It can be both entertaining and worrisome to hear about other people’s strange and sometimes downright dumb beliefs. Anyone, even smart people, can believe in such weird things as UFOs, paranormal phenomena, ESP, astrology, ghosts, hauntings, (and even God, for some reason), etc. We obviously have zero proof that ESP, for example, exists or can occur and yet many well-educated people believe that it does and can occur. Many well-educated people believe in God or that a supreme higher power made this terrestrial rock we live on called Earth. Why is this? People, including smart people, believe dumb things because they are skilled at defending these beliefs they arrived at for non-logical reasons.
We normally arrive at our beliefs for reasons other than rational, logical ones. We arrive often at our beliefs because we were either taught (or told) to believe such things, have been influenced by our peers or siblings, educational experiences, and due to genetic predispositions. Usually, we arrive at our beliefs without sitting and looking at the facts. We don’t always choose the most logical and rational beliefs to maintain, even regardless of what we believed before.
In psychology, we refer to believing in something by only examining the evidence that supports our beliefs and ignoring all other evidence that runs contrary to our beliefs as the confirmation bias. We are all guilty of this thinking error. The confirmation bias can lead down the road to making false conclusions or bad decisions whereas if we had weighed out all the evidence for something, we might have arrived at a different conclusion or made a different decision. With the confirmation bias, we look at only the evidence we like and ignore the ugly, pesky evidence that runs contrary to our belief. This is why using the scientific method in our daily lives is so crucial. We can weigh out bad decision making as much as we can and instead look at all the positive and negative evidence for what we believe or are asserting.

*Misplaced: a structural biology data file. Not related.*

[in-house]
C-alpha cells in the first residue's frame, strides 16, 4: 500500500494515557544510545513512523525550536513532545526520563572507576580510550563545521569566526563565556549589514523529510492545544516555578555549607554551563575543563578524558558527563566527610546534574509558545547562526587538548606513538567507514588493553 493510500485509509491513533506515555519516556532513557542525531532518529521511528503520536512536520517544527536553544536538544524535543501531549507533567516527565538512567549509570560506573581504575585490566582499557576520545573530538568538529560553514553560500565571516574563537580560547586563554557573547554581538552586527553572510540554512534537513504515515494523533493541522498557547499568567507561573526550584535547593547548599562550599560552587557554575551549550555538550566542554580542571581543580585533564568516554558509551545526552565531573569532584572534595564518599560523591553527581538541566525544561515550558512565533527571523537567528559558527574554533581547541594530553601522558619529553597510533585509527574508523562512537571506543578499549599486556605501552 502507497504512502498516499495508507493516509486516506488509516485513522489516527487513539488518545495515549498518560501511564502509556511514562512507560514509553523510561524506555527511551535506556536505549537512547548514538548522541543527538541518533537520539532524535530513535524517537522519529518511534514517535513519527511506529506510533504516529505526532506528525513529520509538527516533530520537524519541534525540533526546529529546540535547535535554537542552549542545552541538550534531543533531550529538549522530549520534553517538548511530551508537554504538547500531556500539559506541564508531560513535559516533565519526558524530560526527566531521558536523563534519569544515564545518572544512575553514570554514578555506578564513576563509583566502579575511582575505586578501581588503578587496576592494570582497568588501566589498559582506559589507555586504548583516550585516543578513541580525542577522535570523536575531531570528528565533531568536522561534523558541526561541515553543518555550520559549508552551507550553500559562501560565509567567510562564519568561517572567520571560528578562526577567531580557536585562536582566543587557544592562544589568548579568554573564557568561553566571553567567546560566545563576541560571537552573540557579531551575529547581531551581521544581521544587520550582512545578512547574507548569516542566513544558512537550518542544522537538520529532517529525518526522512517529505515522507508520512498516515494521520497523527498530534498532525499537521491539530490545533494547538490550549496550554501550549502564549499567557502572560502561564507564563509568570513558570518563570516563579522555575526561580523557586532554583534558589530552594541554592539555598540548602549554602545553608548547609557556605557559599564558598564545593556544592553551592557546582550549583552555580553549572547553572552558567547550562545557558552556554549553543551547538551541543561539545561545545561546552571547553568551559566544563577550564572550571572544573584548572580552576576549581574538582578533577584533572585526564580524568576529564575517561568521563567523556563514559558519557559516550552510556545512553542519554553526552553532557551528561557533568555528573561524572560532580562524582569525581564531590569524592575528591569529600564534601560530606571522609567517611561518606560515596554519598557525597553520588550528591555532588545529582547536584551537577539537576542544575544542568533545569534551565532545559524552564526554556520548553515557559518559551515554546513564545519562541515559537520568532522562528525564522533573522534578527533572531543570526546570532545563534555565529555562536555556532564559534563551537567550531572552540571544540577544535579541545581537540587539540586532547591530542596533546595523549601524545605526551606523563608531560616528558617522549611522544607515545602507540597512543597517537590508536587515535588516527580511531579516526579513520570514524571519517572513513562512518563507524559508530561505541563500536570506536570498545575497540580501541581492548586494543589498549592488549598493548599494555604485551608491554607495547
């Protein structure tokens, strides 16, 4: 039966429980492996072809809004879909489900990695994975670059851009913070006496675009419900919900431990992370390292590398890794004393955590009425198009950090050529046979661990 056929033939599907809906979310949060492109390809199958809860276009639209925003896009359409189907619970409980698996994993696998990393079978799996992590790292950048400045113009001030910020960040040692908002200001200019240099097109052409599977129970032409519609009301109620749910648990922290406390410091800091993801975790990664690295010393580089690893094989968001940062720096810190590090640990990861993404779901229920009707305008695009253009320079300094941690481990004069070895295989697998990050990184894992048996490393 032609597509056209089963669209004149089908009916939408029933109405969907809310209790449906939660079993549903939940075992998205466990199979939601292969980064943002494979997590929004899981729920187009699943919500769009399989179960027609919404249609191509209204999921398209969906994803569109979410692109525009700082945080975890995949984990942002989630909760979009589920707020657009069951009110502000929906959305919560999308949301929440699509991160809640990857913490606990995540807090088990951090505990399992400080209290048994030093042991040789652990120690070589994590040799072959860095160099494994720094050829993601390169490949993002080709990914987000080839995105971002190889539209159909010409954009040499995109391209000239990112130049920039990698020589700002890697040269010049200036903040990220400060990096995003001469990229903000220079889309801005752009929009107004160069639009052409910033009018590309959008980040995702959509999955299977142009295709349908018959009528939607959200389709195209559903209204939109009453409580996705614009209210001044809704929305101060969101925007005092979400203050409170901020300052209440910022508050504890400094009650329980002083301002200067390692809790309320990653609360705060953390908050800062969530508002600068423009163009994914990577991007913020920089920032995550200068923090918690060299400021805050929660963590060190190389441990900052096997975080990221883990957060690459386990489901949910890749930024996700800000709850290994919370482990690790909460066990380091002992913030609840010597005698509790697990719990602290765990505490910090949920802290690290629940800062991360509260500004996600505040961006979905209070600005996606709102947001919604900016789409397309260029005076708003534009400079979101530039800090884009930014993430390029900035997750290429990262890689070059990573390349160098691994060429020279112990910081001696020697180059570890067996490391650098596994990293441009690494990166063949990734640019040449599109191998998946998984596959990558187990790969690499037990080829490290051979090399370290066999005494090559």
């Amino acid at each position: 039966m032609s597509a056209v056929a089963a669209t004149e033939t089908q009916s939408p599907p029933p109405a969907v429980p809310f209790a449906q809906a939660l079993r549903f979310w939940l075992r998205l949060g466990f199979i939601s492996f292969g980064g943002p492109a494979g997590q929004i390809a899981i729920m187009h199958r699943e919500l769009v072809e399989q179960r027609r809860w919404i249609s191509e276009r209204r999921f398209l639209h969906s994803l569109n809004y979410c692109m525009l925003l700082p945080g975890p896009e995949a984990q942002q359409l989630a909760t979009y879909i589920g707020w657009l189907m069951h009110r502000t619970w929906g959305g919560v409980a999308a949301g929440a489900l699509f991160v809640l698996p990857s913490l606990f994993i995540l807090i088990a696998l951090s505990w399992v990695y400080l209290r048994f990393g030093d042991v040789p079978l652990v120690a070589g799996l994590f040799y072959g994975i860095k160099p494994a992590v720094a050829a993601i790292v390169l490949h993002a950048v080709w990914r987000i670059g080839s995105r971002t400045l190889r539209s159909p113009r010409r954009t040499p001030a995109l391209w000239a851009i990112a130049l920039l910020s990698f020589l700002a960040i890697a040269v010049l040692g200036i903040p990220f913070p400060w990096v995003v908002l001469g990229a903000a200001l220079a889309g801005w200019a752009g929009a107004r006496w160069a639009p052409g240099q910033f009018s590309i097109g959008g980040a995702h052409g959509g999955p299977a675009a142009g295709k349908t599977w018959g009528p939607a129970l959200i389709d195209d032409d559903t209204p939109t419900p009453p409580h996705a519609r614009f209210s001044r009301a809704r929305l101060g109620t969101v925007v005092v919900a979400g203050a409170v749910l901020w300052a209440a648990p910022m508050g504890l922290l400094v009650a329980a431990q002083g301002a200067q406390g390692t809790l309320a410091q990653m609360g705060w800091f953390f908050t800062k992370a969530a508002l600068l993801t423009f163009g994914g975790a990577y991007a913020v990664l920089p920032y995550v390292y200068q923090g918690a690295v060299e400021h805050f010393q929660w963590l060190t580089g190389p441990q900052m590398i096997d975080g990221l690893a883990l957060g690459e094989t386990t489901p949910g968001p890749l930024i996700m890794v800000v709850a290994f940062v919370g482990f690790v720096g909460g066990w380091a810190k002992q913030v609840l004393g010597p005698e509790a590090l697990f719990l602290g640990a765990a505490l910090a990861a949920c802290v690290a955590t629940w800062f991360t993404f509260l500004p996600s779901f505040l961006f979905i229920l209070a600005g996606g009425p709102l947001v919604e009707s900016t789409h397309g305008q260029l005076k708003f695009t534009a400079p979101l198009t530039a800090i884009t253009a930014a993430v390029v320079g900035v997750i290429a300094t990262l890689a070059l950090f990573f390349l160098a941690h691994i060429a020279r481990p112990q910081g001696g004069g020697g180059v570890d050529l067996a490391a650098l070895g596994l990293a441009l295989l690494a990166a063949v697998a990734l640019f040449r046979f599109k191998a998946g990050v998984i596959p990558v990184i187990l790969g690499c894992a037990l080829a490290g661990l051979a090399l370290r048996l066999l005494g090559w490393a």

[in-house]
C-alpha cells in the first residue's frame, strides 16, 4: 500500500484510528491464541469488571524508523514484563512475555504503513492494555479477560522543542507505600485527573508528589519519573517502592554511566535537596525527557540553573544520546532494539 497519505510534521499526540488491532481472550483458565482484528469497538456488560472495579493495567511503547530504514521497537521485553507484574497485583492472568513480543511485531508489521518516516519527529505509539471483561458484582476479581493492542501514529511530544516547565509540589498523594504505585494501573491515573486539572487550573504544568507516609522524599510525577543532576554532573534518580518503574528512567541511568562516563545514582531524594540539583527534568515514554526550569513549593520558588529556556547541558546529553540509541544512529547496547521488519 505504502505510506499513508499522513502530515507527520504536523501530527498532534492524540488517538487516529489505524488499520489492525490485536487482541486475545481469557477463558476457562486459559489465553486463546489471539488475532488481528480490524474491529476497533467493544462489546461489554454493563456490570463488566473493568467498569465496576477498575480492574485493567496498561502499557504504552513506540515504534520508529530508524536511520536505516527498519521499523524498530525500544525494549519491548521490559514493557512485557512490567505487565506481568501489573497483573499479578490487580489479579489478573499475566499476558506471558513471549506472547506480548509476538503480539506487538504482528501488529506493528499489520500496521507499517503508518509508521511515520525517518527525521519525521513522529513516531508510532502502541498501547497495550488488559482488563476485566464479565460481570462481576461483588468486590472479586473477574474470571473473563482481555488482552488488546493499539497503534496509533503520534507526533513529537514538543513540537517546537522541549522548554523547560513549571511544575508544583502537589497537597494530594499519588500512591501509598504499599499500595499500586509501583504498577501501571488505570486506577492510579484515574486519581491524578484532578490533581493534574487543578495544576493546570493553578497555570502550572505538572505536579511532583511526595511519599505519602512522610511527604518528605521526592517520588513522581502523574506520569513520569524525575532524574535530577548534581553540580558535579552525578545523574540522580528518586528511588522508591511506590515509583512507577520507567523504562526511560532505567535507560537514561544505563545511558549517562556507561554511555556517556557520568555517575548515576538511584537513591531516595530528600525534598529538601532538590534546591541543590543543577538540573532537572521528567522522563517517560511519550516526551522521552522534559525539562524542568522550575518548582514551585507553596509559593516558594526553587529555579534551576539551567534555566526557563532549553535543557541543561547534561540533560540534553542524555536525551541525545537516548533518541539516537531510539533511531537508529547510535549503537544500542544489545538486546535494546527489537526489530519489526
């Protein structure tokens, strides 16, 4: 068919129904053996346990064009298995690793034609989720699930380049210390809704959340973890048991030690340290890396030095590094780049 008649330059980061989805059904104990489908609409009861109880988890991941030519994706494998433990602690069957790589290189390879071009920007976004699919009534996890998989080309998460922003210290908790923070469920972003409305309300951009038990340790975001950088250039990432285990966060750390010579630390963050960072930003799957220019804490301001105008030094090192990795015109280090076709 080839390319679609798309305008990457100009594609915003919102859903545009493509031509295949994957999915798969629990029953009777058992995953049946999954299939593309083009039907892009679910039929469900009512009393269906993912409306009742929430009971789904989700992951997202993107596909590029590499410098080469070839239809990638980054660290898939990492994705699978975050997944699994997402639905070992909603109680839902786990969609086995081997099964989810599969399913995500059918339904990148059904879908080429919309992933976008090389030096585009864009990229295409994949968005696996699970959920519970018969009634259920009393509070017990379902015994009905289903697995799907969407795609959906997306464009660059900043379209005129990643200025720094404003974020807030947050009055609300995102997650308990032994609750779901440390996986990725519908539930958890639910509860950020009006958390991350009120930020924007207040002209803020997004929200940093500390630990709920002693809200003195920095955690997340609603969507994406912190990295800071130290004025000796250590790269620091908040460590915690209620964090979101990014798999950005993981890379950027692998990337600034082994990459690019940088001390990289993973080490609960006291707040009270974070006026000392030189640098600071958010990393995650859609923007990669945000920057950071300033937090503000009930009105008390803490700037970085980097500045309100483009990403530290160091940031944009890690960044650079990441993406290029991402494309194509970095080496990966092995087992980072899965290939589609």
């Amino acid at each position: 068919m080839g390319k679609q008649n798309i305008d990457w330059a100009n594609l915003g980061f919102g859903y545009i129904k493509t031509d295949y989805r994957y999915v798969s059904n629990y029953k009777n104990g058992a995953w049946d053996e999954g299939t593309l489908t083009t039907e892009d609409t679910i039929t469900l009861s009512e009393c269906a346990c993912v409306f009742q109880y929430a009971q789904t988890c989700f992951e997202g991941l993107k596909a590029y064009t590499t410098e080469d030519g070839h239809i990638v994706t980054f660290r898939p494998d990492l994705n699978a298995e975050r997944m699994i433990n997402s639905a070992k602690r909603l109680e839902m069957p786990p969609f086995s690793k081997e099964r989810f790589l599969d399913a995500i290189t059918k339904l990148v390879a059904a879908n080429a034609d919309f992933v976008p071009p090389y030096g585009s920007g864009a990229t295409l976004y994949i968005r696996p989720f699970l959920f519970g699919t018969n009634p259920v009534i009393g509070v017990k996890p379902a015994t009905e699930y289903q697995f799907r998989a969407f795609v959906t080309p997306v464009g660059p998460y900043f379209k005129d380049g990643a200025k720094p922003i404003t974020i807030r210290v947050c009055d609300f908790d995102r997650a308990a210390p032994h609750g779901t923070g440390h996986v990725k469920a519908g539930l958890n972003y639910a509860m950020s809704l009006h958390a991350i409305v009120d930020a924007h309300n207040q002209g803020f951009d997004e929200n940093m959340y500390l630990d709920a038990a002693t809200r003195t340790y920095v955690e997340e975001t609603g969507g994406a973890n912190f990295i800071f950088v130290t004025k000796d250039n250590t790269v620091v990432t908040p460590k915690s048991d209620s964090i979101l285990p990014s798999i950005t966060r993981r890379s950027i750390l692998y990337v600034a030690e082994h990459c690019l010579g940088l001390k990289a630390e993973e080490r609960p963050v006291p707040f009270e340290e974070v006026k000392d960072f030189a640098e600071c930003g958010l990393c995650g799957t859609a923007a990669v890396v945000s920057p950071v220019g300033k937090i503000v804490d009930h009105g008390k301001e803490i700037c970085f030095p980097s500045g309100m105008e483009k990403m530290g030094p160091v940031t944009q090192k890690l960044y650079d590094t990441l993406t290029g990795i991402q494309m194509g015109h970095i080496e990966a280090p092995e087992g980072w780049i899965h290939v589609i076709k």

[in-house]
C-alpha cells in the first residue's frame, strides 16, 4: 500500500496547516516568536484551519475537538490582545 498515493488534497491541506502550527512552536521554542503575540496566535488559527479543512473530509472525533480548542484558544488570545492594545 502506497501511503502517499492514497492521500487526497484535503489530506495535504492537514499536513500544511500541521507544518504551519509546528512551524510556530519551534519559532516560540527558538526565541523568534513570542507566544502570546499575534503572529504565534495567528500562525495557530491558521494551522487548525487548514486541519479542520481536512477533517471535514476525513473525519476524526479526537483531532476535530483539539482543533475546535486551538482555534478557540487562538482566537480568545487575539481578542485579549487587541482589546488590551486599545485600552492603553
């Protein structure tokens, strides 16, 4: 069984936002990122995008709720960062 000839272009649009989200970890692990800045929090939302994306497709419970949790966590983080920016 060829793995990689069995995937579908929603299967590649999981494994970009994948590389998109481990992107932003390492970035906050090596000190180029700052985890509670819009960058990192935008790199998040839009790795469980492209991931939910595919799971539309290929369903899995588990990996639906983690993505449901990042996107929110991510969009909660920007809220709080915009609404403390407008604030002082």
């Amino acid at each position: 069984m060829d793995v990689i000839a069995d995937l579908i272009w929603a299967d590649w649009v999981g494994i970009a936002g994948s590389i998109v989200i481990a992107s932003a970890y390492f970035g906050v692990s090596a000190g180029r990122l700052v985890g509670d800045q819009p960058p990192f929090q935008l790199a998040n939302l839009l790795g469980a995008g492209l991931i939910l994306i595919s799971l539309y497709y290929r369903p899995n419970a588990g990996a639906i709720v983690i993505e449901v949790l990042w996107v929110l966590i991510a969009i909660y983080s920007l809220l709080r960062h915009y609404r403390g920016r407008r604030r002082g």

Sadly, as important as education is, it does not cure the problem of the confirmation bias, but only reduces it a little. According to Michael Shermer in his book Skeptic, a study was performed by the National Science Foundation (April 2002) on the overall state of scientific understanding across the U.S. This study found out the following of American adults: 30 percent believe that UFOs are space vehicles from other civilizations, 60 percent believe in ESP, 40 percent believe that astrology is scientific (how???), 32 percent believe in lucky numbers, 88 percent believe that alternative medicine is a viable means for treating illnesses, etc. Unfortunately, the study found that education did little to influence people’s beliefs, especially relating to the above-mentioned beliefs.
What’s even more disturbing is that 70 percent of Americans do not understand the basic scientific process, defined as embracing probability, the experimental method, and testing one’s hypothesis. Obviously, as people take more science courses, such as biology, physics, chemistry, etc., the greater the understanding of the scientific process there is. Additionally, many people feel distanced from the scientific process as they do not have a clear understanding of the scientific method. In order to attenuate this problem, we need to teach people that science is not a bunch of loose factoids, but a set of methods used to describe and interpret phenomena, both past and present, aimed at building a testable body of knowledge open to rejection or confirmation. Science is a way of thinking that recognizes the need to test hypotheses so that the process is not reduced to mere opinion mongering, that the findings of such tests are provisional and probabilistic, and that natural explanations are always sought for natural phenomena. Superstition and pseudoscience are not welcomed!
Using the scientific method, we can weed out the pseudoscientific beliefs we manage to believe, such as ESP, UFOs from other civilizations, lucky numbers, ghosts, hauntings, etc.